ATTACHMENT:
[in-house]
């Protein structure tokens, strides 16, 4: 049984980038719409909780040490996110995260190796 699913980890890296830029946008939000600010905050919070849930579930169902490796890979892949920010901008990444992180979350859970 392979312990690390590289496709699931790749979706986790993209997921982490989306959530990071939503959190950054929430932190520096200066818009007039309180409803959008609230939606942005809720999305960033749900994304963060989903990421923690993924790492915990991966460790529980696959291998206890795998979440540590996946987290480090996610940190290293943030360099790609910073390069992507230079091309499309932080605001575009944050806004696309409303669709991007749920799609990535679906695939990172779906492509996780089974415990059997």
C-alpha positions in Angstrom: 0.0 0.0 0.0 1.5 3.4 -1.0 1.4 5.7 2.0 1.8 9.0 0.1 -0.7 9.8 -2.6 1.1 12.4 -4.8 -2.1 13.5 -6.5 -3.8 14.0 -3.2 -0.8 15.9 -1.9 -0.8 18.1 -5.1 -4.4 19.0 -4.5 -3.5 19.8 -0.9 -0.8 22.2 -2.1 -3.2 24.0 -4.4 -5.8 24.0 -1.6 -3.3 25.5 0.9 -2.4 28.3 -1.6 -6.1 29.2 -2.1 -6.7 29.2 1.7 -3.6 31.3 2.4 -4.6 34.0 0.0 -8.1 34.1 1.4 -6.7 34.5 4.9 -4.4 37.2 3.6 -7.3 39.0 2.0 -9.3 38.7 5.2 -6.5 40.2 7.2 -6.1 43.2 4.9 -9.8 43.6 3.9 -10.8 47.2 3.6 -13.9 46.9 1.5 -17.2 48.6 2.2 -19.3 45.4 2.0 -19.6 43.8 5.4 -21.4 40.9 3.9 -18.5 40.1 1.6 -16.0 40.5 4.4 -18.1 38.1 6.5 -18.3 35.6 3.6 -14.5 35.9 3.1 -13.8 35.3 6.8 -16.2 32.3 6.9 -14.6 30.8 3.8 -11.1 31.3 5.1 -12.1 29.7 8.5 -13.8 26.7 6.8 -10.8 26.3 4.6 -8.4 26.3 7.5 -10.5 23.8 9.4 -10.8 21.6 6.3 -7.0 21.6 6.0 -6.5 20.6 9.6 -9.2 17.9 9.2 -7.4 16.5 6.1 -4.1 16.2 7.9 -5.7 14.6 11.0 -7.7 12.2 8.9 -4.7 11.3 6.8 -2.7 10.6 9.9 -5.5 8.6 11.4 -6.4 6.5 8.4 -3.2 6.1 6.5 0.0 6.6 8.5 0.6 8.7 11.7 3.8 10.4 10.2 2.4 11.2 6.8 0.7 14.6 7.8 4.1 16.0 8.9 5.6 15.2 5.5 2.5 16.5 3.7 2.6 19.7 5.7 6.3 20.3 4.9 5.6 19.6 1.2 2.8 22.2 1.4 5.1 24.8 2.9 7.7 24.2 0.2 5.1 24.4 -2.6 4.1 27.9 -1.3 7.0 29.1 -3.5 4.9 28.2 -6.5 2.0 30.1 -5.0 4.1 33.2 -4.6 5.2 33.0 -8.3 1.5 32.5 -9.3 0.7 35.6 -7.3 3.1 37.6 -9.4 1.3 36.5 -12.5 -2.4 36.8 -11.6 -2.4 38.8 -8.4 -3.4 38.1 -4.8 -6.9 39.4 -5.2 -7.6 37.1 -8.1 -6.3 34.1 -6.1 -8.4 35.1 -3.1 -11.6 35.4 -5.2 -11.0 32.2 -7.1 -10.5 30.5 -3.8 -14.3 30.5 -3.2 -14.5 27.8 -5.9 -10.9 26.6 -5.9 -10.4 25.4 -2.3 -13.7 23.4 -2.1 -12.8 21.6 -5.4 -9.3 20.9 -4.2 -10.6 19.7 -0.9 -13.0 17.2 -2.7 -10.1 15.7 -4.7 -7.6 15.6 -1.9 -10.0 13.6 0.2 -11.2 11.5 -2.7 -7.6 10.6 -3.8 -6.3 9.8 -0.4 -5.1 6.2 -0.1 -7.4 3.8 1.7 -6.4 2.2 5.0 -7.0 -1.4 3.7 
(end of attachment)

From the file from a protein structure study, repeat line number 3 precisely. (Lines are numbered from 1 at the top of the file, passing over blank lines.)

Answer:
C-alpha positions in Angstrom: 0.0 0.0 0.0 1.5 3.4 -1.0 1.4 5.7 2.0 1.8 9.0 0.1 -0.7 9.8 -2.6 1.1 12.4 -4.8 -2.1 13.5 -6.5 -3.8 14.0 -3.2 -0.8 15.9 -1.9 -0.8 18.1 -5.1 -4.4 19.0 -4.5 -3.5 19.8 -0.9 -0.8 22.2 -2.1 -3.2 24.0 -4.4 -5.8 24.0 -1.6 -3.3 25.5 0.9 -2.4 28.3 -1.6 -6.1 29.2 -2.1 -6.7 29.2 1.7 -3.6 31.3 2.4 -4.6 34.0 0.0 -8.1 34.1 1.4 -6.7 34.5 4.9 -4.4 37.2 3.6 -7.3 39.0 2.0 -9.3 38.7 5.2 -6.5 40.2 7.2 -6.1 43.2 4.9 -9.8 43.6 3.9 -10.8 47.2 3.6 -13.9 46.9 1.5 -17.2 48.6 2.2 -19.3 45.4 2.0 -19.6 43.8 5.4 -21.4 40.9 3.9 -18.5 40.1 1.6 -16.0 40.5 4.4 -18.1 38.1 6.5 -18.3 35.6 3.6 -14.5 35.9 3.1 -13.8 35.3 6.8 -16.2 32.3 6.9 -14.6 30.8 3.8 -11.1 31.3 5.1 -12.1 29.7 8.5 -13.8 26.7 6.8 -10.8 26.3 4.6 -8.4 26.3 7.5 -10.5 23.8 9.4 -10.8 21.6 6.3 -7.0 21.6 6.0 -6.5 20.6 9.6 -9.2 17.9 9.2 -7.4 16.5 6.1 -4.1 16.2 7.9 -5.7 14.6 11.0 -7.7 12.2 8.9 -4.7 11.3 6.8 -2.7 10.6 9.9 -5.5 8.6 11.4 -6.4 6.5 8.4 -3.2 6.1 6.5 0.0 6.6 8.5 0.6 8.7 11.7 3.8 10.4 10.2 2.4 11.2 6.8 0.7 14.6 7.8 4.1 16.0 8.9 5.6 15.2 5.5 2.5 16.5 3.7 2.6 19.7 5.7 6.3 20.3 4.9 5.6 19.6 1.2 2.8 22.2 1.4 5.1 24.8 2.9 7.7 24.2 0.2 5.1 24.4 -2.6 4.1 27.9 -1.3 7.0 29.1 -3.5 4.9 28.2 -6.5 2.0 30.1 -5.0 4.1 33.2 -4.6 5.2 33.0 -8.3 1.5 32.5 -9.3 0.7 35.6 -7.3 3.1 37.6 -9.4 1.3 36.5 -12.5 -2.4 36.8 -11.6 -2.4 38.8 -8.4 -3.4 38.1 -4.8 -6.9 39.4 -5.2 -7.6 37.1 -8.1 -6.3 34.1 -6.1 -8.4 35.1 -3.1 -11.6 35.4 -5.2 -11.0 32.2 -7.1 -10.5 30.5 -3.8 -14.3 30.5 -3.2 -14.5 27.8 -5.9 -10.9 26.6 -5.9 -10.4 25.4 -2.3 -13.7 23.4 -2.1 -12.8 21.6 -5.4 -9.3 20.9 -4.2 -10.6 19.7 -0.9 -13.0 17.2 -2.7 -10.1 15.7 -4.7 -7.6 15.6 -1.9 -10.0 13.6 0.2 -11.2 11.5 -2.7 -7.6 10.6 -3.8 -6.3 9.8 -0.4 -5.1 6.2 -0.1 -7.4 3.8 1.7 -6.4 2.2 5.0 -7.0 -1.4 3.7 